We can cut each of the thirds in half to show 1/6 of the
domestic stamps is equal to the foreign stamps.
Sell 30 Stamps
Domestic Stamps
{
1/6
1/6 1/6
Foreign Stamps
Stamp Problem, cont.
Sell 30 Stamps
Domestic Stamps
{
6
12
Foreign Stamps
Since the 30 domestic stamps sold is equal to five of the sixths, each
sixth must be 30 ÷ 5 or six stamps. This means there are 1/6 of the
domestic stamps remaining or six stamps.
If the number of foreign stamps is twice the number of the
remaining domestic stamps the number of foreign stamps is two
times six or twelve.
Work Problem
Andre can mow the lawn three times faster than his
brother Henry. If they work together, they can mow the
lawn in twenty one minutes. If they work alone, how
much time would it take either of them to mow the lawn?
Solve this using diagrams rather than algebra.
Work Problem Solution
Andre works three times faster
Henry
Andre
21 Minutes
If they work together, they take 21 minutes to finish the job.
Work Problem Solution
Henry
Andre
21 Minutes
If Henry worked alone he would have to do four times as much
work as he did working with Andre. This means Henry would
have to work 4 times 21 minutes or 84 minutes.
If Andre worked alone, he would need to do Henry’s part which
is 1/3 more than the 21 minutes he needed working alone. He
would have to work 21 plus 7 or 28 minutes.
Sequence Problem
From: New England Mathematics League
Contest Number 3
12/3/2013
In an arithmetic sequence, the difference between
successive terms is fixed. If the sum of the 72nd and the
112th terms of such a sequence is 22, what is the sum of the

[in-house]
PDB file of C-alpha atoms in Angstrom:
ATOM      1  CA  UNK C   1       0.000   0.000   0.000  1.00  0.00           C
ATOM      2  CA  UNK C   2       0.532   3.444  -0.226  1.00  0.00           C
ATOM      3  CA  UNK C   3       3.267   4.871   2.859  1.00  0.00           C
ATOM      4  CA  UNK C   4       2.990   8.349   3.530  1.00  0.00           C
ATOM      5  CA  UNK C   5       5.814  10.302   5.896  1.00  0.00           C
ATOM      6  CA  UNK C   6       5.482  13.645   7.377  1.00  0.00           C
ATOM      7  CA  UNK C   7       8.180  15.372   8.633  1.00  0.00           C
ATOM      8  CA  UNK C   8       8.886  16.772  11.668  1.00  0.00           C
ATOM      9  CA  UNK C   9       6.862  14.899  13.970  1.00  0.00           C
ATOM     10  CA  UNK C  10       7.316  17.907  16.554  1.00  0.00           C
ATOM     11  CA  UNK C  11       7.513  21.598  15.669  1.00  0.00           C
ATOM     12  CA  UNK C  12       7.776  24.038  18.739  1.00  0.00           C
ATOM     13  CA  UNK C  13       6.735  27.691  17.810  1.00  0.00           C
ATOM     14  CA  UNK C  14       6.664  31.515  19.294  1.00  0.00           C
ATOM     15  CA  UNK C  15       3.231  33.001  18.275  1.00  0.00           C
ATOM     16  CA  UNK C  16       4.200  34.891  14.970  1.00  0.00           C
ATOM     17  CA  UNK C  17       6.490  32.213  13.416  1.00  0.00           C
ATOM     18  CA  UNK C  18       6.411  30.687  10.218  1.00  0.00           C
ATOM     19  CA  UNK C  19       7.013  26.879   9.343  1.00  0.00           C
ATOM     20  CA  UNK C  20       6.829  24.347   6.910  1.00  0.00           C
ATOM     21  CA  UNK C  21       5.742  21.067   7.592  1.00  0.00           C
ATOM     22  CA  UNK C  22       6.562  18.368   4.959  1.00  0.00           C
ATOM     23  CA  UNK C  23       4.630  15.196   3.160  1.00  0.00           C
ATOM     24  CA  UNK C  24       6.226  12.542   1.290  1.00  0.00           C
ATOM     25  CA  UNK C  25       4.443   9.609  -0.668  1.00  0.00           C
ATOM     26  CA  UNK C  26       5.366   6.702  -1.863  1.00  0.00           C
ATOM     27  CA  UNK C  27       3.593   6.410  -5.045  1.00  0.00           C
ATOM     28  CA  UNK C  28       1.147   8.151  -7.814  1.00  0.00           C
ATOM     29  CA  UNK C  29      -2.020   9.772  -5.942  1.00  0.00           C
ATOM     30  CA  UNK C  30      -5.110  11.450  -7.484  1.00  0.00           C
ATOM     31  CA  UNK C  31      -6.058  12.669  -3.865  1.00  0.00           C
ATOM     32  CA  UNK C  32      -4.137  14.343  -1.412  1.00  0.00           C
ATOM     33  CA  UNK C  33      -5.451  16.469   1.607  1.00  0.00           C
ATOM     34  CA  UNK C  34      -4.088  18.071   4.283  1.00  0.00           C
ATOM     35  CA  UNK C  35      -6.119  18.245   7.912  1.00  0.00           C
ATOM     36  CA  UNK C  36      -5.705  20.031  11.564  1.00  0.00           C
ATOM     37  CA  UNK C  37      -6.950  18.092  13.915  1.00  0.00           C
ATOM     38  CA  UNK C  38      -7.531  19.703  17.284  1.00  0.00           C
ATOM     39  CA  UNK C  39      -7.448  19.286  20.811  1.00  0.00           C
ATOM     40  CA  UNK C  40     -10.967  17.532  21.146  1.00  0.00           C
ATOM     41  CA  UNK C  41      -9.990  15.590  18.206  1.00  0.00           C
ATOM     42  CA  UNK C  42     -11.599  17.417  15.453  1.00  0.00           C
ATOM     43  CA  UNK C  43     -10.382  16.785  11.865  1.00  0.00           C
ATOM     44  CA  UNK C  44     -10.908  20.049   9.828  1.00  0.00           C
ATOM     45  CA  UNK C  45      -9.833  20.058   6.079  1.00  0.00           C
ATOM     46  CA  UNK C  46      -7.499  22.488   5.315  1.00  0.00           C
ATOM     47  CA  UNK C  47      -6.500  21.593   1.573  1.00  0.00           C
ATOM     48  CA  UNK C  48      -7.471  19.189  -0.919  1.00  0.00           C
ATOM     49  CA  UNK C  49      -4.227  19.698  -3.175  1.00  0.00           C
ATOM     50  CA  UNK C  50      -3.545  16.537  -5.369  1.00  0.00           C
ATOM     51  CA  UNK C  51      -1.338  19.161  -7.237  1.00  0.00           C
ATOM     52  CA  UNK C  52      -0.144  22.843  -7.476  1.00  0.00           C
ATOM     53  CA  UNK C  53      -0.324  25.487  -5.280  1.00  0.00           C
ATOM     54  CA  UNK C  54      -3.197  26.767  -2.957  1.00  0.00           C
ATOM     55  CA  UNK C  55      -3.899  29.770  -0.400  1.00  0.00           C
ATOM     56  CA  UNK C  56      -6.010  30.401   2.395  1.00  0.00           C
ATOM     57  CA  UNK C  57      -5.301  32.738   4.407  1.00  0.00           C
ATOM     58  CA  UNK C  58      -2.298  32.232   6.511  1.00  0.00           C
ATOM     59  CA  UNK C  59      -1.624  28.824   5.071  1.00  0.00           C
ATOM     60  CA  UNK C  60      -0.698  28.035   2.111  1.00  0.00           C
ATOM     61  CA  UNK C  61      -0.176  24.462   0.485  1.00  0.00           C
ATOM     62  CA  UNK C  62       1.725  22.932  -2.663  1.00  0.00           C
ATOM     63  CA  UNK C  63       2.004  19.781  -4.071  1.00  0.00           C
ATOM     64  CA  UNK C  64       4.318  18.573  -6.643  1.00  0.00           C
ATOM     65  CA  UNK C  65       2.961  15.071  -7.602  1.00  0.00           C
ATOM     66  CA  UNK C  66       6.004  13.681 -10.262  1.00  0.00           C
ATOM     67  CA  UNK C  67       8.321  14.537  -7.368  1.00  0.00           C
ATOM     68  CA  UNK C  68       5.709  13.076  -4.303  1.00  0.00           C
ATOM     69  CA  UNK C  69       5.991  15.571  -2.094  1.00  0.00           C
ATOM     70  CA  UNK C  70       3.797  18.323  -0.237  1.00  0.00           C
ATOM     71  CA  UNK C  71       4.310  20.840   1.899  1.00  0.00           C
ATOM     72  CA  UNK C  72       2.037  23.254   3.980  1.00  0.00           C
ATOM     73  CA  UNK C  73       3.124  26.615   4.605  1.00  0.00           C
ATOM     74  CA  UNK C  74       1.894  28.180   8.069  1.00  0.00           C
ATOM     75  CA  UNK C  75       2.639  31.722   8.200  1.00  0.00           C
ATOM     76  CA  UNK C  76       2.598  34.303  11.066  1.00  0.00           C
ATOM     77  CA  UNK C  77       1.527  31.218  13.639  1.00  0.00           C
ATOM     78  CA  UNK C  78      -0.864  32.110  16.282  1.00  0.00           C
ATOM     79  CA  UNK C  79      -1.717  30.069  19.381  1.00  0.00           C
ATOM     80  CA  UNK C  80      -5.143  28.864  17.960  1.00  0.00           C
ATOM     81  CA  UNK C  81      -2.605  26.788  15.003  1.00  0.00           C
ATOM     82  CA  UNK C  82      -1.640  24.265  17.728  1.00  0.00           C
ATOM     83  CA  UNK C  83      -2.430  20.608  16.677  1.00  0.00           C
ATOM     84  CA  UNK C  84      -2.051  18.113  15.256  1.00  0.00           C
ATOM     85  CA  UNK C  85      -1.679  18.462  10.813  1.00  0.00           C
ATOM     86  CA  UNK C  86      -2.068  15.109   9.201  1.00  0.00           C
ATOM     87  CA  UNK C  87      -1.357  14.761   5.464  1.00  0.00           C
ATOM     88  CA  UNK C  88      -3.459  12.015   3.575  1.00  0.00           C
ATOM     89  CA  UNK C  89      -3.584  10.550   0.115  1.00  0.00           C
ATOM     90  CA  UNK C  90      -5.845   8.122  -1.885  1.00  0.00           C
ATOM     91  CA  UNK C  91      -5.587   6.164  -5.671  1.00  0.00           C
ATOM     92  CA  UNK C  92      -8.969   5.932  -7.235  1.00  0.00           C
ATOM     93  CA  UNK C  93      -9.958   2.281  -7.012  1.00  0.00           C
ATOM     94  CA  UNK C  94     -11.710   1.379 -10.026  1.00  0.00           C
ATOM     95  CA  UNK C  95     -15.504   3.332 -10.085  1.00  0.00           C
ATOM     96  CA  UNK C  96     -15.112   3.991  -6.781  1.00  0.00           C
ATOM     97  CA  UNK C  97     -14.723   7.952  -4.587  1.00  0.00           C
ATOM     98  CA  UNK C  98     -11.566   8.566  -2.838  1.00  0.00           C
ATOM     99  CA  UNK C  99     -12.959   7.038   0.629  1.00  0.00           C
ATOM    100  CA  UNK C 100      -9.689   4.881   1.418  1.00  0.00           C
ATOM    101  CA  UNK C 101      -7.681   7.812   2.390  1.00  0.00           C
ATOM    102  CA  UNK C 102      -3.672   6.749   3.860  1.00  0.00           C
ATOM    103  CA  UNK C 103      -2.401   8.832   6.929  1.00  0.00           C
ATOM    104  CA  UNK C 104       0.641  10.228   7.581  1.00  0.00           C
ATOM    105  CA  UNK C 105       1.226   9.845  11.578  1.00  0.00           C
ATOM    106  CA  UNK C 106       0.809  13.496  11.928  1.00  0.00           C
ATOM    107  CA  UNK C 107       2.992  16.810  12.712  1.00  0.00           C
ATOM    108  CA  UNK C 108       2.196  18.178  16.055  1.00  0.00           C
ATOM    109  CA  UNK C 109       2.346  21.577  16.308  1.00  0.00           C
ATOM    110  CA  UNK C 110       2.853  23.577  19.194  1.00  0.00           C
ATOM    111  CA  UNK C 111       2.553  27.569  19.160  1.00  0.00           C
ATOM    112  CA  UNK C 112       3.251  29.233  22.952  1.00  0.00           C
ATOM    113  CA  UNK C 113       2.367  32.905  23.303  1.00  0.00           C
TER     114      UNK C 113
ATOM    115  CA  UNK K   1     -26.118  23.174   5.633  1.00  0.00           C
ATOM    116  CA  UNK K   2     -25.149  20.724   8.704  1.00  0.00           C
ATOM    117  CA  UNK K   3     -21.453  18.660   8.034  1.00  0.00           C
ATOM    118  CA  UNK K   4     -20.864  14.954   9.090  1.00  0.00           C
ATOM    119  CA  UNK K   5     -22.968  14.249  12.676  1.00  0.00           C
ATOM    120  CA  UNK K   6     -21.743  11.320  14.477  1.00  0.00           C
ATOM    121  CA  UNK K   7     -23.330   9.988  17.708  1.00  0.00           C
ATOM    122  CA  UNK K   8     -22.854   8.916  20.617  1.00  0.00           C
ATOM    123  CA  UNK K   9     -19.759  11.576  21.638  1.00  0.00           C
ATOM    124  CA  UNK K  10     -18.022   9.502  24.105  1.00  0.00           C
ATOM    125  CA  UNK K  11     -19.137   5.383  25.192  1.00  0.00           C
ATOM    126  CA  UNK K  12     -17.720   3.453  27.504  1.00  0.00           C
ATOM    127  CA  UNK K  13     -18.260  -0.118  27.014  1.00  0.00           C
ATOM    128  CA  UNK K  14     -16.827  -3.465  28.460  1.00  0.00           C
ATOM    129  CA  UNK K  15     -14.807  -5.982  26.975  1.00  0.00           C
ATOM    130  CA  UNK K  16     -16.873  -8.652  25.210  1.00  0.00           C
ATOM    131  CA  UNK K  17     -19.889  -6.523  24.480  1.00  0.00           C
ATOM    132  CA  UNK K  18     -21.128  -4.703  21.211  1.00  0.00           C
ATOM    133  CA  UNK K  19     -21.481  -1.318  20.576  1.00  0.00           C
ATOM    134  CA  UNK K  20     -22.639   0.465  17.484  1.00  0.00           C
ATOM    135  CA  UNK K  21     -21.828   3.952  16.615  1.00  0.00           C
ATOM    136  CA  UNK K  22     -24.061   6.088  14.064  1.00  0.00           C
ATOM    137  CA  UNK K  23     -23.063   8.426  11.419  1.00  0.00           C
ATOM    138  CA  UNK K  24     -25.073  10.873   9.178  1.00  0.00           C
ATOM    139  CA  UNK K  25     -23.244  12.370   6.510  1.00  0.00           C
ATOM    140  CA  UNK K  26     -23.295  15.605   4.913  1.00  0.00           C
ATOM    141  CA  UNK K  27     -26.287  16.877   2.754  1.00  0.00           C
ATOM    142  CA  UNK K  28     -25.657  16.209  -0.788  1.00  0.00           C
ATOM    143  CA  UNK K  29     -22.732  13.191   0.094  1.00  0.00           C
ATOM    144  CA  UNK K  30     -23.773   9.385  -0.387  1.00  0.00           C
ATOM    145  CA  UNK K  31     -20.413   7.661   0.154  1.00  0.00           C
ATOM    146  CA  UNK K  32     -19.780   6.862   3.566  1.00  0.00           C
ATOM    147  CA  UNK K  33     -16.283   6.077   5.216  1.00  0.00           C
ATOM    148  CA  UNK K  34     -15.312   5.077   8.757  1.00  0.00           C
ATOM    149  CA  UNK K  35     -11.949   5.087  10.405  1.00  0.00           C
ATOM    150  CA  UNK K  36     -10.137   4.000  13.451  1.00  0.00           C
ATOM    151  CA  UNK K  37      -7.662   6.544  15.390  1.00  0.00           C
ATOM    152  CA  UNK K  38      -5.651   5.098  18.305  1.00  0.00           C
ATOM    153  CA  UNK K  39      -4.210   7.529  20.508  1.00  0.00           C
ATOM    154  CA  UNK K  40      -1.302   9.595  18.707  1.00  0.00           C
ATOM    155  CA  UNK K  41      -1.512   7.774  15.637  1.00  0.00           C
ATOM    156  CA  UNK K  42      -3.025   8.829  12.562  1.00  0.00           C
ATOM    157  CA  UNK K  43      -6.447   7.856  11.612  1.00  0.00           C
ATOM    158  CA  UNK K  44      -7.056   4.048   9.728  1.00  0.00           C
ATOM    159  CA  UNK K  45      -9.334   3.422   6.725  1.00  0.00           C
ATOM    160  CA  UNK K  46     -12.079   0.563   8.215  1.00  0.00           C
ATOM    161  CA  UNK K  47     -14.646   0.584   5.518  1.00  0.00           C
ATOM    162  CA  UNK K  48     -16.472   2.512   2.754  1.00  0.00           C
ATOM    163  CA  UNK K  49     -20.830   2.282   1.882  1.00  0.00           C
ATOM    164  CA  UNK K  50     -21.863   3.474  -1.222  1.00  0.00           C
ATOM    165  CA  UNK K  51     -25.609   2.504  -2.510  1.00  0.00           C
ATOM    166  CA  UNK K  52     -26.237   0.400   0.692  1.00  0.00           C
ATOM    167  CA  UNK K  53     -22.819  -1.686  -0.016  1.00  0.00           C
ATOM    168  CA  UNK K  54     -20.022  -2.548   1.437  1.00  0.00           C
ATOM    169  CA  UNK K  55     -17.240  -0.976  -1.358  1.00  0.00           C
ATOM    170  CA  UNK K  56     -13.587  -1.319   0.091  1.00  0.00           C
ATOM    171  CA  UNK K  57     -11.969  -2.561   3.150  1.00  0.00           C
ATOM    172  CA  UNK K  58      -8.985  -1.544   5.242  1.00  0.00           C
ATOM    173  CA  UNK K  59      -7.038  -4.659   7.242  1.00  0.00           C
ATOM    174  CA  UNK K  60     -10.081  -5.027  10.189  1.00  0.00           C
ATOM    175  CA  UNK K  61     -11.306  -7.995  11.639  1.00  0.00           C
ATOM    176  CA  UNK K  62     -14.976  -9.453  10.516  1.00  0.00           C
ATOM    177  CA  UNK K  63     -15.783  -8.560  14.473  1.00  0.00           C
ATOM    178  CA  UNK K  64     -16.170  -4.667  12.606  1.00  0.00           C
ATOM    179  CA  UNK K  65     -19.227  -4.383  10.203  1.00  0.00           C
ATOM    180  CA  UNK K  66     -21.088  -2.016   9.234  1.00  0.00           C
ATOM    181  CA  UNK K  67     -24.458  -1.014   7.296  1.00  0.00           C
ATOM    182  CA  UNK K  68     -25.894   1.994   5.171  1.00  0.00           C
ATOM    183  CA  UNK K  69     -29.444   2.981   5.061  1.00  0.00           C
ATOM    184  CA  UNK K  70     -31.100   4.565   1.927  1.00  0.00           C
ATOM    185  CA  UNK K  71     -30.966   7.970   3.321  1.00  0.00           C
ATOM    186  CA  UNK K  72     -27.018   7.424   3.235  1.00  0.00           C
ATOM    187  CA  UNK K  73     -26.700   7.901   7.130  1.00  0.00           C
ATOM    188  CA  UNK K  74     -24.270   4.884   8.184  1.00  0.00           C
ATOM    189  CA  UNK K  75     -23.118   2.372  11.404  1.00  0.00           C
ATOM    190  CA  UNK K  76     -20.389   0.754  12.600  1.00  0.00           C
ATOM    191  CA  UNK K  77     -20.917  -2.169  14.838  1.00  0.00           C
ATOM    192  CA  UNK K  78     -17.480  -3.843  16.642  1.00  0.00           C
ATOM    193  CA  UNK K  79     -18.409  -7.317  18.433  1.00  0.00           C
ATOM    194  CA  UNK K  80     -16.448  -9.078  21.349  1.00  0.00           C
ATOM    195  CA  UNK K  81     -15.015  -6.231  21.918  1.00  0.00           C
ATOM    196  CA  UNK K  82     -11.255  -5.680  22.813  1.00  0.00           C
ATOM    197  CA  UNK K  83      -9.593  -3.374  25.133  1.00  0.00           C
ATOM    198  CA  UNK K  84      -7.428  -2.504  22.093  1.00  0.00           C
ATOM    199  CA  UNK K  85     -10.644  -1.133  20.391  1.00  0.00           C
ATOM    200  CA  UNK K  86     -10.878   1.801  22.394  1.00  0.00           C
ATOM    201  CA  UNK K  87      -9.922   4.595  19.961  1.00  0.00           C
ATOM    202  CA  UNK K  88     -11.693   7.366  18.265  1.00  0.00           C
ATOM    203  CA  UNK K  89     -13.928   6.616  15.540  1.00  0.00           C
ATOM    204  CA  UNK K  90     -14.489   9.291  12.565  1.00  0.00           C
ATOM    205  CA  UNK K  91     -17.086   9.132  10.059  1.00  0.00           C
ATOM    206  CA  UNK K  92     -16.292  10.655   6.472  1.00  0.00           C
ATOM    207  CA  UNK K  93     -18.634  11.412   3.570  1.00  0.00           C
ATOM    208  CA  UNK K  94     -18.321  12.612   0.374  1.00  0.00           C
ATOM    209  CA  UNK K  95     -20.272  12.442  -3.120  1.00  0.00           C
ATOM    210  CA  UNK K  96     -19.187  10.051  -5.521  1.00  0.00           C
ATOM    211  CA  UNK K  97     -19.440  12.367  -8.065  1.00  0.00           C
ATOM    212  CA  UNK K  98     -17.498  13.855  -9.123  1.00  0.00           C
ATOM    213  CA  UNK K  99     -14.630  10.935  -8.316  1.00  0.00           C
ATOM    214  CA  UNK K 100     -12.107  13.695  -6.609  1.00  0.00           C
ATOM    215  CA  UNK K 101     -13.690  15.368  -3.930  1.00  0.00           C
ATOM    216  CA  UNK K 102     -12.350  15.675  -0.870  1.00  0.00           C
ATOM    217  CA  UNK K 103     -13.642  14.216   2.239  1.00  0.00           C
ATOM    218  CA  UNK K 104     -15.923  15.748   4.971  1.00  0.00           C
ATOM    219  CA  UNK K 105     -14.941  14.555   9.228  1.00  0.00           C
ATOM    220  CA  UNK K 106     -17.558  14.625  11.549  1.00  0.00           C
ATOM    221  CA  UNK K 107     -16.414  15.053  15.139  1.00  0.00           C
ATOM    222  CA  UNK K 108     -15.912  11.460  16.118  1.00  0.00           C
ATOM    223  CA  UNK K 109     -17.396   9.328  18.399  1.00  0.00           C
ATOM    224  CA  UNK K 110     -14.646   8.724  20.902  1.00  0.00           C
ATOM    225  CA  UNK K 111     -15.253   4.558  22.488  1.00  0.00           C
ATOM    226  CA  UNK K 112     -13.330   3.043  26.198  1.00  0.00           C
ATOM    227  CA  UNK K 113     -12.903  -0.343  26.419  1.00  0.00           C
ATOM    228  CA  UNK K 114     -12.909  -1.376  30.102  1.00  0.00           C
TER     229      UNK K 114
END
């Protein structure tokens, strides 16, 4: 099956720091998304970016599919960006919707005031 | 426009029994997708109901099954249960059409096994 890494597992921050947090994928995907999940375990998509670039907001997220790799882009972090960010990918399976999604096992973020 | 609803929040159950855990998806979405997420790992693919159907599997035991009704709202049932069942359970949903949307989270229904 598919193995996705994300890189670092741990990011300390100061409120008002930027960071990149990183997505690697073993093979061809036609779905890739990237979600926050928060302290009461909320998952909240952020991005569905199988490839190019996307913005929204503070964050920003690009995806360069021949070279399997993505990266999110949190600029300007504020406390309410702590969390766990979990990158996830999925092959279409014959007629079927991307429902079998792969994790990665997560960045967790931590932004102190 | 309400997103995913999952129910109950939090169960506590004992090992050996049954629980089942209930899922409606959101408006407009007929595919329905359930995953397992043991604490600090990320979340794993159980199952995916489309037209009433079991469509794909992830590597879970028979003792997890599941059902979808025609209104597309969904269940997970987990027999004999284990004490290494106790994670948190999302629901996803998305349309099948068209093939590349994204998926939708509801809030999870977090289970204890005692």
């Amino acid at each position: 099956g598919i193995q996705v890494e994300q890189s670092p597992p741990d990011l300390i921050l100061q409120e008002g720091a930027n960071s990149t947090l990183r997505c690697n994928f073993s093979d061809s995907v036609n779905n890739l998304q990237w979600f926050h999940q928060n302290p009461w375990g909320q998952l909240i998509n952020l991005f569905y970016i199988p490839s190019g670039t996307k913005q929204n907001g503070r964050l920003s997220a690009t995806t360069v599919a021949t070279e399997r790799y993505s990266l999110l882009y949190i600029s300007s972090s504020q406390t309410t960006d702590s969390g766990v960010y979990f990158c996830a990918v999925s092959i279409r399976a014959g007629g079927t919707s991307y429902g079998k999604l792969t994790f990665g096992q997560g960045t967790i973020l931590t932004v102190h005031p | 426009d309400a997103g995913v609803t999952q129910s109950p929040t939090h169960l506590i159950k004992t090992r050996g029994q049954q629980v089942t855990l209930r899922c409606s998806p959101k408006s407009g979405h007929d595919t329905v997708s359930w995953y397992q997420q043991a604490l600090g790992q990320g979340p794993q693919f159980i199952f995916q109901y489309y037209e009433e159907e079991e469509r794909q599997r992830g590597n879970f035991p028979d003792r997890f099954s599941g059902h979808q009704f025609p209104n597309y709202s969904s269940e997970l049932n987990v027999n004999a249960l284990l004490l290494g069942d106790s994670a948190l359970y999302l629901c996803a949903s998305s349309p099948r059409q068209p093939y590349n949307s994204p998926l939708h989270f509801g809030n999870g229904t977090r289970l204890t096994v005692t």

first 183 terms?
Sequence Problem Solution
Let’s try to visualize the sequence:
1 . . . 71, 72, 73 . . . 111, 112, 113 . . . 183
If the sum of terms 72 and 112 is 22, then the sum
of terms 71 and 113 is also 22. We subtract and add
the same amount (arithmetic sequence).
Similarly the sum of terms 73 and 111 is also 22.
Sequence Problem Solution
Let’s try to visualize the sequence:
1 . . . 72, 73 . . . 111, 112, 113 . . . 183
We can pair the 72 numbers between 1 and 72 with
72 numbers between 112 and 183.
We can pair the 39 numbers between 73 and 111
(inclusive) with the middle term unpaired. The
average term is 22/2 or 11 and we have 183
numbers making the sum 183 times 11 or 2013.
Sequence Problem NEML Solution
In our 183 – term sequence a, a + d, a + 2d, a + 3d, . . . a + 182d,
the 72 term is a + 71d, the 112th term is a + 111d, and the
middle term is a + 91d. We’re told the sum of the 72nd term
and 112th term is 22, so 22 = (a + 71d) + (a + 111d) = 2a + 182d =
2(a + 91d). Thus, a + 91d = 11 is the value of the middle term =
the value of the average term, and the sum of all 183 terms is
183 times 11 or 2013.
The visualization of the problem provides insights immediately